In a speech in Frankfurt in October, Peter Praet, a member of the executive board of the European Central Bank, told a conference of economists something curiously obvious. “Individual households are heterogeneous in many respects,” he said. “It is important to measure and analyze this heterogeneity because it can have important implications for aggregate figures.” People are different, he meant, and we need to understand how to understand the economy.
Praet had to state the obvious because until this year economists, in particular those who make forecasts, put their faith in models that ignored those differences. Those that the ECB and the International Monetary Fund used to predict the future relied on a “representative agent,” a single imaginary person who stands in for everyone.
The problem was that these models failed to predict the consequences of the austerity programs that several European countries adopted in 2010. It turned out that actual people didn’t behave like the imaginary proxy. Economists are learning that the poor and the wealthy respond differently to austerity and stimulus. This could present challenges to politicians. If people behave differently, then policy might have to treat them differently.
Attempts to divine—or calculate—how fiscal decisions affect the economy rest on the “marginal propensity to consume,” the likelihood that if you put a dollar in someone’s hand, he will spend rather than save it. Economic disagreements about stimulus are basically arguments over that question. The argument splits along the lines of an ancient tension in the profession—should an economist observe human behavior, or assume it?
The representative-agent models used by central banks and the IMF came out of a movement among economists in the 1970s and ’80s who assumed that people were rational and planned for the future. For example, Olivier Blanchard, now chief economist of the IMF, wrote in 1990 that when a government tightens its belt to reduce deficits, households might start spending, relieved that the problem is being handled and there won’t be an even bigger readjustment in the future.
If models could assume that everyone was the same rational person, there was no need for data on how people act. And conveniently, relying on a single person made the math behind the modeling easier.
Per Krusell, who now teaches at Stockholm University, was a brand-new Ph.D. in the early 1990s when he began work on a macroeconomic model that assumed more than one agent recognizing that people are different. He and Tony Smith, another new Ph.D., had a hunch that with enough computing power they could build a multiple-agent model. “If we had presented those ideas to our senior colleagues, they would have said, ‘No, go try something else,’ ” says Krusell. The resulting model won positions for Krusell at Princeton and Smith at Yale.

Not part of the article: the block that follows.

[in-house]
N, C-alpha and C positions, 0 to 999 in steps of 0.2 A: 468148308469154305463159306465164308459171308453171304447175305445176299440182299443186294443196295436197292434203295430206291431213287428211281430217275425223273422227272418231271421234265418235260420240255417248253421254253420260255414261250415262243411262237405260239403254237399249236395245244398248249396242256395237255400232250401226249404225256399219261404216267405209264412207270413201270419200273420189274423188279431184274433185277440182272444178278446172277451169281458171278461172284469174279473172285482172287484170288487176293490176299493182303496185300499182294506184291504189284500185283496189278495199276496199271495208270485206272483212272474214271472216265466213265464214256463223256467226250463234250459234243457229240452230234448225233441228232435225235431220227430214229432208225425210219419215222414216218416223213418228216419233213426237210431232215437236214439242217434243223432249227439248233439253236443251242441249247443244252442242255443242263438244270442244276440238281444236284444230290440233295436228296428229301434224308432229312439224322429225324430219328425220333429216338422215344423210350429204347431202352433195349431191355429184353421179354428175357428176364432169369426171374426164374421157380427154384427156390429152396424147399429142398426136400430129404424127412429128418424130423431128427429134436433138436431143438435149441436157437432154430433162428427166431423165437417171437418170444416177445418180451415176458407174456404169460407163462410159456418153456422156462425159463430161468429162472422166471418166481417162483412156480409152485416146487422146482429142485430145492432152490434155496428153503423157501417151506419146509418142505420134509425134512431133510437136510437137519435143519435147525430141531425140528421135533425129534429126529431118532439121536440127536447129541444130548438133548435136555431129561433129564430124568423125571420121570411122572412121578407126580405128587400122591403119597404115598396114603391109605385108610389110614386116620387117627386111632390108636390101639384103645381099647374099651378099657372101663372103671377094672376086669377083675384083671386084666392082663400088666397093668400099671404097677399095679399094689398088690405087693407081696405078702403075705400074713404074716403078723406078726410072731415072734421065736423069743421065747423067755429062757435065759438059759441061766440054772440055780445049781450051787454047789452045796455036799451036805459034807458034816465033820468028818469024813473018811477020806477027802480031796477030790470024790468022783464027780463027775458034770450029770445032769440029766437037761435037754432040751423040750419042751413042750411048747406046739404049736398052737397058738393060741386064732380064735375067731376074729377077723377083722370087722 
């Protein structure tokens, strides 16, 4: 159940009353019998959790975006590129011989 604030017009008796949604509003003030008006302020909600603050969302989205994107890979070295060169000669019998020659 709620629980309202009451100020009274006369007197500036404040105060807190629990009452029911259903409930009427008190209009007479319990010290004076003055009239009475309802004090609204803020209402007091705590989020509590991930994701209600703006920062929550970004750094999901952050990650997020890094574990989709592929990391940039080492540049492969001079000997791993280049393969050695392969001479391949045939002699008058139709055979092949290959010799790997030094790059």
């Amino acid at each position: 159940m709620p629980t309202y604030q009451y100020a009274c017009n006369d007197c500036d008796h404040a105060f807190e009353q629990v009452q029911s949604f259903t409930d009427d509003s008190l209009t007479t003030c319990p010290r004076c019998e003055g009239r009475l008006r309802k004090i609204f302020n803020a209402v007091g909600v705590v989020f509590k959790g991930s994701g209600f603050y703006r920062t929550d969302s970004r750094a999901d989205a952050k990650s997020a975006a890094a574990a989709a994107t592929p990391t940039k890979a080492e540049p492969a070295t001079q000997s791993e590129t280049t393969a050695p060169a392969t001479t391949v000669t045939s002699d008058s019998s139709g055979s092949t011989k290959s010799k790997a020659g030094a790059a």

Still, their paper languished for more than a decade, basic research without a practical application. “We had a model that had something to say about propensities to save being different,” says Krusell. “Now the question [was], ‘How big are the differences?’ ”
There wasn’t much reason to find out. Representative-agent models had fairly accurate predictive power until the financial crisis and its aftermath. In January 2013, Blanchard and Daniel Leigh published a working paper for the IMF that was in essence a confession. When the fund forecast growth rates for various countries in 2010, it made mistakes, as did the European Commission. “Consumption may have depended more on current than on future income,” they wrote. The rational agent was supposed to plan for the future, confident that deficits were going down. Actual people did not. An IMF report in May looked back at the fund’s program in Greece, where real gross domestic product declined more than three times as much as predicted. The IMF’s mathematical assumptions about behavior had been wrong, the report conceded.
The challenges the world faced in 2010—low home values, credit hard to get, central banks unable or unlikely to lower interest rates further—“were nonexistent in representative-agent models,” says Christopher Carroll, who teaches at Johns Hopkins. At the ECB’s Frankfurt conference, Carroll presented a paper that bolstered Krusell and Smith’s model with microeconomic data. For Carroll, people differ in one crucial way. “The marginal propensity to consume,” according to the paper, “is substantially larger for low-wealth than for high-wealth households.” Rich people behave like the hyperrational agent. They plan for the future. They save during a stimulus, thinking about the taxes to come. And they can borrow during a fiscal contraction.
Poor people are what economists call “borrowing constrained.” They tend to have more needs than are being met, so when money arrives, they spend it. When the government stops spending and credit is hard to come by, the mythical everyman, like the rich person, continues to spend. But most real people don’t have access to credit, and they hunker down. Carroll’s findings have been confirmed by other academics in the last two years who looked at Italian and U.S. data.
Krusell reports a sudden interest in his 15-year-old model. He’s been asked to give a speech at a meeting next year of European central bankers looking for a better way to diagnose the continent’s problems. “You get a much bigger kick,” says Krusell, “when you realize it could be important for current policy.”